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  • #ICYMI: North Korea Training Site; Rule 40 Ruling; ASOIF Report


    03/03/19

    (ATR) #ICYMI -- In Case You Missed It ... Sometimes the best stories don't get the attention we think they deserve. Here are our staff picks for articles this week they really want you to know about.

    North Korea Secures Tokyo 2020 Training Site

    North Korea will hold a pre-Games training camp at Nippon Sport Science University ahead of the Tokyo 2020 Olympics, Japanese and North Korean sources tell ATR Japan.

    Kenshiro Matsunami (ATR Japan)
    The NSSU has not officially confirmed the information.

    An executive board member of the Tokyo Organizing Committee met Kenshiro Matsunami, the President of Educational Foundation of the NSSU, on Dec. 26 in Tokyo. At that time, the Committee made a proposal to secure a training base for North Korean athletes and the Refugee Olympic Teams during the 2020 Games. Japan currently has no diplomatic relations with North Korea.

    The NSSU agreed to invite both teams to their campuses in Tokyo and Yokohama. The university has produced the most Olympic medalists in Japanese history and has high end training facilities and comfortable accommodations on campus.

    As ATR previously reported NSSU President Matsunami, a former member of Japanese Parliament and the vice President of the Japan Wrestling Federation, has already visited Pyongyang four times. On Oct. 24, he met with Kim Il-gook, Sports Minister of North Korea. At that time, the NSSU made a proposal to host North Korea's pre-Games training camp at the campus in 2020.

    Click here to read the full story.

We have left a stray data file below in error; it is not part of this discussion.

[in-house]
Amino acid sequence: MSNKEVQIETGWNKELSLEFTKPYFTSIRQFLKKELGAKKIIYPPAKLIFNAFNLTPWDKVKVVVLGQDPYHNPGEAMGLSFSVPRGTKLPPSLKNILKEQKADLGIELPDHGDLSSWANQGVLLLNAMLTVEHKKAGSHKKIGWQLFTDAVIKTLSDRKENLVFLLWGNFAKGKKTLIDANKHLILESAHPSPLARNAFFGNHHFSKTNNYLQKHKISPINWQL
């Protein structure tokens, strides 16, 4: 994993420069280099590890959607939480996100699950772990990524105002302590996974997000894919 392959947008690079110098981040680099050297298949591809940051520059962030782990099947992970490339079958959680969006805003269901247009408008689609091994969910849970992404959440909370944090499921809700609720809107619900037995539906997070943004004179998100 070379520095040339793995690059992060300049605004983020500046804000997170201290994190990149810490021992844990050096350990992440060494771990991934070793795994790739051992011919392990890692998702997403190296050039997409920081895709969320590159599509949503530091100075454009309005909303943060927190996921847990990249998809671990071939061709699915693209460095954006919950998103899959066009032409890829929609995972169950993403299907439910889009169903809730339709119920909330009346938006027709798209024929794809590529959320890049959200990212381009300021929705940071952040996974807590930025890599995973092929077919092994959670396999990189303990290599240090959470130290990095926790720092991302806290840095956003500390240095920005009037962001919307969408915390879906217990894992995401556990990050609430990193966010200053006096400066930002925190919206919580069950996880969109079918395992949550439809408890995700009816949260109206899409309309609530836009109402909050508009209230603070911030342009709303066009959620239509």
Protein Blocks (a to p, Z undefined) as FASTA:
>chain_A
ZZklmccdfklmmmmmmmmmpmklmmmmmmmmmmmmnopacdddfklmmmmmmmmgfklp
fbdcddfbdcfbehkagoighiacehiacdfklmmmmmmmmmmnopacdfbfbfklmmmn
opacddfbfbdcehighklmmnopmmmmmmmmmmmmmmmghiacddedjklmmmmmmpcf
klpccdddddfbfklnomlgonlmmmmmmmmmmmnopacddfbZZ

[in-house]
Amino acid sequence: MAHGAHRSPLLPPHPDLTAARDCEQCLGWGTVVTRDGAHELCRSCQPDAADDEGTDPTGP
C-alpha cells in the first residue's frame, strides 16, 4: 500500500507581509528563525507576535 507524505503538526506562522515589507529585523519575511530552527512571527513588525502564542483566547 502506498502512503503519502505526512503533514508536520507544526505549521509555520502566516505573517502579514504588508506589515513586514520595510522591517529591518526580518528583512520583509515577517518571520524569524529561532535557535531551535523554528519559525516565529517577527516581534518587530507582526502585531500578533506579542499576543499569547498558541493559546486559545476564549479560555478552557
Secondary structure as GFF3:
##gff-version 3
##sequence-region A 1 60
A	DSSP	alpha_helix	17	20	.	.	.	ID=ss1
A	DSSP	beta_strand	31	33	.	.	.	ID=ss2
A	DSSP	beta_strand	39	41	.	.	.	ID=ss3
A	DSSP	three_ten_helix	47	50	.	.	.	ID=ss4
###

German Athletes Win Rule 40 Concessions

    Restrictions on athlete promotion during the Olympic Games have been eased in Germany following a ruling by a regulatory office.

    (Wikimedia Commons)
    The German Federal Cartel Office (FCO – Bundeskartellamt) ruled that the IOC and German Olympic Sports Confederation (DOSB) were subject to local laws, a clear win for German athletes. The decision takes aim at Rule 40 of the IOC Charter, which prevents athletes from allowing their likenesses to be used for advertising during the Olympic Games.

    In a statement from an IOC spokesperson the organization said it “takes note of the commitment decision,” and welcomed revised social media rules that “will be valid in Germany at least until the end of the Olympic Winter Games 2026”.

    “With its decision, the FCO recognized that there are legitimate reasons for restricting individual athletes’ advertising opportunities in order to ensure the ongoing organization of the Olympic Games,” the IOC spokesperson added. “At the same time, any implementation of Rule 40 at the national level necessarily has to take all applicable laws and regulations as well as pertinent case law into account, in this instance, particular German case law."

    Rule 40 says that “except as permitted by the IOC Executive Board, no competitor, coach, trainer or official who participates in the Olympic Games may allow his person, name, picture or sports performances to be used for advertising purposes during the Olympic Games.”

    Click here to read the full story.

    Wake-up Call for Summer Olympic Sports

    (ATR) The 33 summer federations are being urged to adapt and innovate or risk losing some of their influence in world sport.

    (ASOIF)
    The key findings of a new report launched Thursday by the Association of Summer Olympic International Federations sets out the challenges facing the IFs.

    The 46-page Future of Global Sport document lays out a vision for the future of sport over the next 20 years including 10 recommendations for the summer sports and for ASOIF to embrace in order to stay relevant. It says they must be more innovative, entrepreneurial, commercially-driven and collaborative.

    ASOIF president Francesco Ricci Bitti told reporters in a conference call that the report was commissioned by the umbrella Olympic sports body to understand the growing economic and social challenges in the landscape of sport and “to better anticipate the threats”.

    “Some of the outlined future scenarios may serve as a wake-up call. This report invites us all to challenge our thinking at ASOIF and encourage our members to challenge their own,” he said.

    Click here to read the full story.

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